“I really enjoyed big city life. D.C. is such a fun city! And I got to explore the entire Capitol Complex without anyone ever stopping to question who I was or what I was doing. Everyone knew who the pages were, since those uniforms of ours stuck out like sore thumbs.
Yes, the Capitol was really cool,” Poole said.
There were also field trips beyond the city for the pages.
“Some weekends, the pages had mandatory trips to places like Baltimore to visit the museums and the aquarium, Hershey, Penn., the Army-Navy football game and Jamestown, Yorktown and Williamsburg,” Poole explained.
“But we also had weekends off where a bunch of us would take the metro, get off at a random spot and see where we'd end up. Other times, we would go to Georgetown, shop, eat and see a movie. We'd go to museums, attend basketball games, visit monuments - actually, just thinking about it makes me want to go back,” the teen enthuses.
Poole's positive page experience has left her wanting more.
“I can definitely see myself going back up to D.C. I hope to intern after my senior year of high school and freshman year of college. Guess I have what they call ‘Potomac Fever.' I just can't get enough of the city and working in the center of world politics and being around such incredible personalities,” she said.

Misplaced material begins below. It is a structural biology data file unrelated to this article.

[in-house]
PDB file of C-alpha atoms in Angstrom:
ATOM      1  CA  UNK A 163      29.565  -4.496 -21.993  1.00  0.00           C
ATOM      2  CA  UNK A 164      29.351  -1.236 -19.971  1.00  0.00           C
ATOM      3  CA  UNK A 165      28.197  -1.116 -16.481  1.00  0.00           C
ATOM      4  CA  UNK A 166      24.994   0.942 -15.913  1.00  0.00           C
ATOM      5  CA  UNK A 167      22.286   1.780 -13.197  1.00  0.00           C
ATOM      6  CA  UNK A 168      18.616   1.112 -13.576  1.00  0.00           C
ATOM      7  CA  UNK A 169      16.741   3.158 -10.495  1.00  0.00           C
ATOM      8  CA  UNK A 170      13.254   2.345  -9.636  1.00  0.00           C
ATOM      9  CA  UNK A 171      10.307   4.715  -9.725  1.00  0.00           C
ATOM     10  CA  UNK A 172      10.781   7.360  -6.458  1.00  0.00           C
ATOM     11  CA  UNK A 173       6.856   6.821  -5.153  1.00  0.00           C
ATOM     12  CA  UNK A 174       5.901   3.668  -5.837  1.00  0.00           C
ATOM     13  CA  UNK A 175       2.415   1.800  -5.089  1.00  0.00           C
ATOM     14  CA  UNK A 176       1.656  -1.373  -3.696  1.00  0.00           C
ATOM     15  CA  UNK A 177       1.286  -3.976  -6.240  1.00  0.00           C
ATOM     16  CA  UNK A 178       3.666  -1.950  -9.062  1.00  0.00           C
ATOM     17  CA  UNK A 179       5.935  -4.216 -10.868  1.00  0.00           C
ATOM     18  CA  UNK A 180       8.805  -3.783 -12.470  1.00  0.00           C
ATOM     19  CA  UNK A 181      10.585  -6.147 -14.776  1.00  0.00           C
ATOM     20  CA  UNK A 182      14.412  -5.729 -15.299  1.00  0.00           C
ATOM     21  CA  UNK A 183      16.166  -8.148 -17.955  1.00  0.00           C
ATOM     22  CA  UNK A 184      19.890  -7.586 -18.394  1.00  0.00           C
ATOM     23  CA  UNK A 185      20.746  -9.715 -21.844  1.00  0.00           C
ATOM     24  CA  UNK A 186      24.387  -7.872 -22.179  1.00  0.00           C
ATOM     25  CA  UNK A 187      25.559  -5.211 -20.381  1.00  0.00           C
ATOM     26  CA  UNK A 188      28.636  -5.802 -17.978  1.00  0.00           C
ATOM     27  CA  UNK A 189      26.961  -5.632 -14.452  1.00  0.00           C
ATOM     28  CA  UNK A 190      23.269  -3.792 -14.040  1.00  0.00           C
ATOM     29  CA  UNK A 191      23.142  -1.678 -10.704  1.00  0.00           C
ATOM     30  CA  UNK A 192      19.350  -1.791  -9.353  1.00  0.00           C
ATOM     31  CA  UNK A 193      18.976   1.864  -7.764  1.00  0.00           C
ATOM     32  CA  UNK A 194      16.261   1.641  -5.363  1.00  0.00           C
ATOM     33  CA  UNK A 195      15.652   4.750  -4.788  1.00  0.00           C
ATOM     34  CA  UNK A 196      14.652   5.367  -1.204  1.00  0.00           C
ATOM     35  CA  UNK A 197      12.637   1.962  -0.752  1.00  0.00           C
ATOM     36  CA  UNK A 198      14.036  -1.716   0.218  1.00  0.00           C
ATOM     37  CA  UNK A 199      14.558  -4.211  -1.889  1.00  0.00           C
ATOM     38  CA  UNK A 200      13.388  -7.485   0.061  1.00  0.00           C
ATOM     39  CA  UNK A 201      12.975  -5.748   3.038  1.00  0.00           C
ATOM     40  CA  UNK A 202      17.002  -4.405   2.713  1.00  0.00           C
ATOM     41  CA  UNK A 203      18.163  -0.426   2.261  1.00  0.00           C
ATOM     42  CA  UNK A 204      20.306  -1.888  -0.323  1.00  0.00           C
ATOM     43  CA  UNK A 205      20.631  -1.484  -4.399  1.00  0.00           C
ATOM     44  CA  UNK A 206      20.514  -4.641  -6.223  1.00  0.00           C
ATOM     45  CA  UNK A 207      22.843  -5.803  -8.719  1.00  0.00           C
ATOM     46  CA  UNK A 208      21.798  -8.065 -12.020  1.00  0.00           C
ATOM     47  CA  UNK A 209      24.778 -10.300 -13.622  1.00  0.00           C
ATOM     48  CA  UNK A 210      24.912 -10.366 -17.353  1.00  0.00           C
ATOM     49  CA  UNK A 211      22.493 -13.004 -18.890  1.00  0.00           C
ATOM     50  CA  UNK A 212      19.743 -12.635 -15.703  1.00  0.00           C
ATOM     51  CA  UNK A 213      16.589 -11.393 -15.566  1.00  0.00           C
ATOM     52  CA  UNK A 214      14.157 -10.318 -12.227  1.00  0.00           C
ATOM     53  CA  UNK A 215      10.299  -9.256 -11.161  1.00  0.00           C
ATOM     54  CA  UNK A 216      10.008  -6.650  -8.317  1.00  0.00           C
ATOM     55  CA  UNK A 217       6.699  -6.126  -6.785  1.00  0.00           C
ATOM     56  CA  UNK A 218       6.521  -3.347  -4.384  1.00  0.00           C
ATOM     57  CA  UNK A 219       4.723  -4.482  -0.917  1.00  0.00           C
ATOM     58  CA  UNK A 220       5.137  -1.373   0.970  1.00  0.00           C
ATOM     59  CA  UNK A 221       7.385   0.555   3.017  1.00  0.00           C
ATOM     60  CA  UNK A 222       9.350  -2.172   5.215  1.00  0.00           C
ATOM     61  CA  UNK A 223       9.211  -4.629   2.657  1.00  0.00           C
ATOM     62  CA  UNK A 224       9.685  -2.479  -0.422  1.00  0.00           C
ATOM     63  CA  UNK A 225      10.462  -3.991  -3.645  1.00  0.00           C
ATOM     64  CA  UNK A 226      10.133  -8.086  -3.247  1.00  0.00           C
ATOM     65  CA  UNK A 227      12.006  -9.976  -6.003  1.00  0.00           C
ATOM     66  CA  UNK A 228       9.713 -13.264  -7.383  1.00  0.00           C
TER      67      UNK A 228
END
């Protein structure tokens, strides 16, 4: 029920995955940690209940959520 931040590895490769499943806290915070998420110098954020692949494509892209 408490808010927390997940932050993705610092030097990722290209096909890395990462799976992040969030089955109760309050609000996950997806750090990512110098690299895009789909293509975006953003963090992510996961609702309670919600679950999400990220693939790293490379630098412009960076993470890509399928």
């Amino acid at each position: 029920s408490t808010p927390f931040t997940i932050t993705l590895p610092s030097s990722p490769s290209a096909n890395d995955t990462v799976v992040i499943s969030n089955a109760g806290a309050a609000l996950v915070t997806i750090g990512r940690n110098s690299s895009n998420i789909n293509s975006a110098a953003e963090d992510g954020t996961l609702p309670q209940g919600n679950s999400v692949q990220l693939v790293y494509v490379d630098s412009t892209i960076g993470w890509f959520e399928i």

Would she recommend serving as a Senate page to other teens?
“I definitely would recommend this opportunity to high school juniors, if you are up for the challenge. It is demanding, and it requires you to make major sacrifices,” Poole stressed.
“I had to miss the first half of my junior year. I missed things like football games, homecoming and playing the lead in FDA's production of ‘South Pacific.' I left friendly, small town Greenville to go to the city with the biggest crime rate in the nation.”
The sacrifices were worth it, however.
“I thought about what a big deal it is be one of just 30 students chosen for this, and how good it would look on my resume. And it turned out to be such a life-changing experience for me,” Poole said.
“I now have friends from all over the United States. I've had personal experiences and interaction with most of the people running for the presidency. I was able to attend the State of the Union Address and the change of the majority parties. I have a real appreciation for the working of our government.”